Dr. Al Danenberg ● Nutritional Periodontist
December 4, 2022
Meat, Glorious Meat
Red meats (like beef and lamb) are finally getting the respect they deserve. The peer-reviewed medical research is clearly showing that red meat eaten from nose-to-tail does not cause cancer, does not damage the gut, and does not endanger a person’s overall health. On the contrary, eating ruminant animals like cattle and sheep from “nose-to-tail” is glorious, assisting in the support of a robust immune system.
Later in this blog, I’ll explain some current research and how I have used this in my cancer protocols as well as with my coaching clients from around the world.
But first, I want to share my dining experience in one of the most incredible restaurants where I’ve eaten. The restaurant was in my hometown.
Exquisite Dining Experience
I live in the beautiful city of Charleston, SC. For 30 years, Robert’s of Charleston was ranked as a unique, world-renowned restaurant. Robert Dickson and his wife Pam started the restaurant in July 1976. The restaurant had 28 seats in its early years and offered a six-course, fixed-price menu. Robert increased the size of the restaurant over time but continued offering his exclusive and amazing menu.
My wife and I had the pleasure to dine there many times. Robert was the owner, the chef, an opera singer, and the star of the evening. He prepared his exceptional meal for his patrons with only one seating almost every night. He started the meal with an amazing hors d’oeuvre, followed by an appetizer soup, salad, a sorbet as a palate cleanser, the main course, and a delectable dessert. The meal included appropriately paired wines and ended with a perfectly brewed cup of coffee for a memorable and entertaining evening.
The ultimate moment of the dining experience was when Robert brought out the main dish. It was a perfectly cooked, medium-rare chateaubriand. He promenaded around the dining room tables displaying the tenderloin for all diners to see while singing, “Food, Glorious Food”. (Food Glorious Food was written by Lionel Bart and was the opening song in the 1960s West End and in the Broadway musical Oliver!) Then, Robert carved and plated the glorious piece of meat which was served to each of the dinner patrons.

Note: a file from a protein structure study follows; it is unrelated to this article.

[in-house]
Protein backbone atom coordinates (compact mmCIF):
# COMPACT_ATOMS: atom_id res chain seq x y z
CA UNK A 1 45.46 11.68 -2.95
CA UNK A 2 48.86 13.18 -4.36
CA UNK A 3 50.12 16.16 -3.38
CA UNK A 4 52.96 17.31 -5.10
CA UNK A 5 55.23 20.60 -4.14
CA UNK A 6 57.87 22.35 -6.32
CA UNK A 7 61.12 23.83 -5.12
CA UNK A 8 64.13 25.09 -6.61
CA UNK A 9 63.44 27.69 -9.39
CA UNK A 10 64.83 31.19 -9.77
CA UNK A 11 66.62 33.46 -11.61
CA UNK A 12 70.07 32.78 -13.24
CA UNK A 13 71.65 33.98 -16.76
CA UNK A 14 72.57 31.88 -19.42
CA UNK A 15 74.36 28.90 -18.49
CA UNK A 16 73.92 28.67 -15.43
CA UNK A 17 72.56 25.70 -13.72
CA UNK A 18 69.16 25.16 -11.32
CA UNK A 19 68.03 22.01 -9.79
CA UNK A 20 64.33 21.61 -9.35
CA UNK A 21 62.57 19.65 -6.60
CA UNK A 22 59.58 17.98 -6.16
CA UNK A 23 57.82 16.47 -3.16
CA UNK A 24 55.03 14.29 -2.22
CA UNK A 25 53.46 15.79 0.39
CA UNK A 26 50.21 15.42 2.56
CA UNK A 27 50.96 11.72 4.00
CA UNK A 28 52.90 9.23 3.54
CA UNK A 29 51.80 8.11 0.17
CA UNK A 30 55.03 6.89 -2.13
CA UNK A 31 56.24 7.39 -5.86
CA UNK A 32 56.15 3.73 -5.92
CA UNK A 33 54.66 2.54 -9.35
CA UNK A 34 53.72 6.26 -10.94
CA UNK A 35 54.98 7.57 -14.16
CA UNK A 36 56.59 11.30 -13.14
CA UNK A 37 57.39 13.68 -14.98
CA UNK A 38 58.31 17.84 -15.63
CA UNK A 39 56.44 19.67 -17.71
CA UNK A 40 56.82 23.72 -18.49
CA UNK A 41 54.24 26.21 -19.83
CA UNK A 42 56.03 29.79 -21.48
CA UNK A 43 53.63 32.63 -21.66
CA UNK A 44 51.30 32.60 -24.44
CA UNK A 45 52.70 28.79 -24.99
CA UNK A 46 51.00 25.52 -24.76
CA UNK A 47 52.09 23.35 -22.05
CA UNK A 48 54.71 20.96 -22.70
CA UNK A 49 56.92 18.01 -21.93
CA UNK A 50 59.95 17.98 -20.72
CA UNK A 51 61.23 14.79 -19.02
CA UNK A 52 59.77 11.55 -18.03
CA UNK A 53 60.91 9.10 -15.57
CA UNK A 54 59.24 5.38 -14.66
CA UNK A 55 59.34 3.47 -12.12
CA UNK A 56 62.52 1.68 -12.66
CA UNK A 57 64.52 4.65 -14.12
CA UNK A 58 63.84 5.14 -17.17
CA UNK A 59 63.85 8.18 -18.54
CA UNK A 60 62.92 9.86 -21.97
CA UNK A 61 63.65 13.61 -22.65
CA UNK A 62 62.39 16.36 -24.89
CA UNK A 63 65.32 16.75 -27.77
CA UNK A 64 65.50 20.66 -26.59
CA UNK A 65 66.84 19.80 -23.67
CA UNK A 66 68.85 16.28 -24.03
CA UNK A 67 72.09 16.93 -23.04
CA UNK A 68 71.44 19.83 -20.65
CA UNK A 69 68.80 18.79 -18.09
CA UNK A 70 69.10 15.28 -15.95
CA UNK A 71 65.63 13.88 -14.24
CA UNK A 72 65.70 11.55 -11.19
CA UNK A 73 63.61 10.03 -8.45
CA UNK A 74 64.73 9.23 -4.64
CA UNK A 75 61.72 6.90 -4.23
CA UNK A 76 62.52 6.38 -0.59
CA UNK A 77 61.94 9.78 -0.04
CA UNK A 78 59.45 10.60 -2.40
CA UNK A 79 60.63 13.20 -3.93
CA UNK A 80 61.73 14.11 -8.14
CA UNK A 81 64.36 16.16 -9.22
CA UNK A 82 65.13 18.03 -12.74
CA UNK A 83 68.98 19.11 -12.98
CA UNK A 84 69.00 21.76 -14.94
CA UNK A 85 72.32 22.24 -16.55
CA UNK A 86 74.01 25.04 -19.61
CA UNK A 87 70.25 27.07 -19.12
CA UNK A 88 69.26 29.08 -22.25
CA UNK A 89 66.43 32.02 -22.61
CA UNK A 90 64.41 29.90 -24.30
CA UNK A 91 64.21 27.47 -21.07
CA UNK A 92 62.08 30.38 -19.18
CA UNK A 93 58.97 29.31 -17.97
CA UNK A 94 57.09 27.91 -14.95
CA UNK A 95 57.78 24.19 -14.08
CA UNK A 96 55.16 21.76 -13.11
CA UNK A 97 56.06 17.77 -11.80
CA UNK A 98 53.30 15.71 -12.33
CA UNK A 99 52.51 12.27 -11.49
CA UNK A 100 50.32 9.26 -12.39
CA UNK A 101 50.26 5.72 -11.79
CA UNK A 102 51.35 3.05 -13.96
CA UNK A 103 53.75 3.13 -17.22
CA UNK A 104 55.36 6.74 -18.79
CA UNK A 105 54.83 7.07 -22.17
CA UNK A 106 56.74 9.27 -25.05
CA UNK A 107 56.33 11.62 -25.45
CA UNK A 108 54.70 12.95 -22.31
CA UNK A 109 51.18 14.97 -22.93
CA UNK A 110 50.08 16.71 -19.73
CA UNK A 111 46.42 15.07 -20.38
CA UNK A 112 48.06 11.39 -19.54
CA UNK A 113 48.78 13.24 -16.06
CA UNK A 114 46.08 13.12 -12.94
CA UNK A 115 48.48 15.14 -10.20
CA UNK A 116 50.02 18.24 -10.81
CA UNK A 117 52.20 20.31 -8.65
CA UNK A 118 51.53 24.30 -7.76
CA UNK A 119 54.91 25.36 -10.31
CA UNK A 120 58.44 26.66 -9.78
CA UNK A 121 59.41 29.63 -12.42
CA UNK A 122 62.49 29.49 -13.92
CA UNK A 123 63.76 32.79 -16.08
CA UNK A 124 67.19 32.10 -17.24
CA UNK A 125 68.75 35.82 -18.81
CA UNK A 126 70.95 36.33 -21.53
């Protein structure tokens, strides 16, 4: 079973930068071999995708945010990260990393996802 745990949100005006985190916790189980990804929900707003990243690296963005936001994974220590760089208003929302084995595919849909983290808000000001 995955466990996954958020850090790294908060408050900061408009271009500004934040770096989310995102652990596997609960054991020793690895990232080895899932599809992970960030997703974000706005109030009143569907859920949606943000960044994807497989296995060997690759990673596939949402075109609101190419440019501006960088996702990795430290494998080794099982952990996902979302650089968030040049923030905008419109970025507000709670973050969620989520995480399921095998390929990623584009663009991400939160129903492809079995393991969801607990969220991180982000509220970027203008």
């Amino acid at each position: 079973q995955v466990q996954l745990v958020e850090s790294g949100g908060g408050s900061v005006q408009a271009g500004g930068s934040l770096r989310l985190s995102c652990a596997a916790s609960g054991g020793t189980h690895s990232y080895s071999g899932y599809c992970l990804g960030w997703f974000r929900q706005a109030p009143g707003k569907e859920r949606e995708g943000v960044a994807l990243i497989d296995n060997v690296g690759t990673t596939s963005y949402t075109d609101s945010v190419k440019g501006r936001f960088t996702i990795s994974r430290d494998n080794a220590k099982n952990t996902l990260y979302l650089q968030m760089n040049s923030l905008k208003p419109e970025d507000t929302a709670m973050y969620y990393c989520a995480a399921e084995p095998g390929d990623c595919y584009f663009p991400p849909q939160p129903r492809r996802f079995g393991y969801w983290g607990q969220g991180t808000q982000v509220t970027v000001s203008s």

The dining experience along with Robert Dickson’s musical repertoire were extraordinary, and people would visit his restaurant from all over the world.
Today, I would substitute the words “meat, glorious meat” for the lyrics “food, glorious food” because the chateaubriand was not only delicious but also was loaded with many of the essential nutrients our body requires.
Red Meat Through Time
Red meat is healthy! It’s always been the choice of our species over the course of time. Meat, animal fat, and all the organs have been staples for the human body throughout evolution. Clearly, the research published by Dr. Miki Ben-Dor has delineated the facts about an animal-based way of eating.
As a therapeutic, real-life protocol, the International Center for Medical Nutritional Intervention has been treating severe chronic diseases and cancers for more than 6,000 patients over the course of 12 years using a strict diet called the Paleolithic Ketogenic Diet (PKD).
Below, I cite 8 individual studies that clearly report the importance of incorporating red meat into everyone’s lifetime way of eating …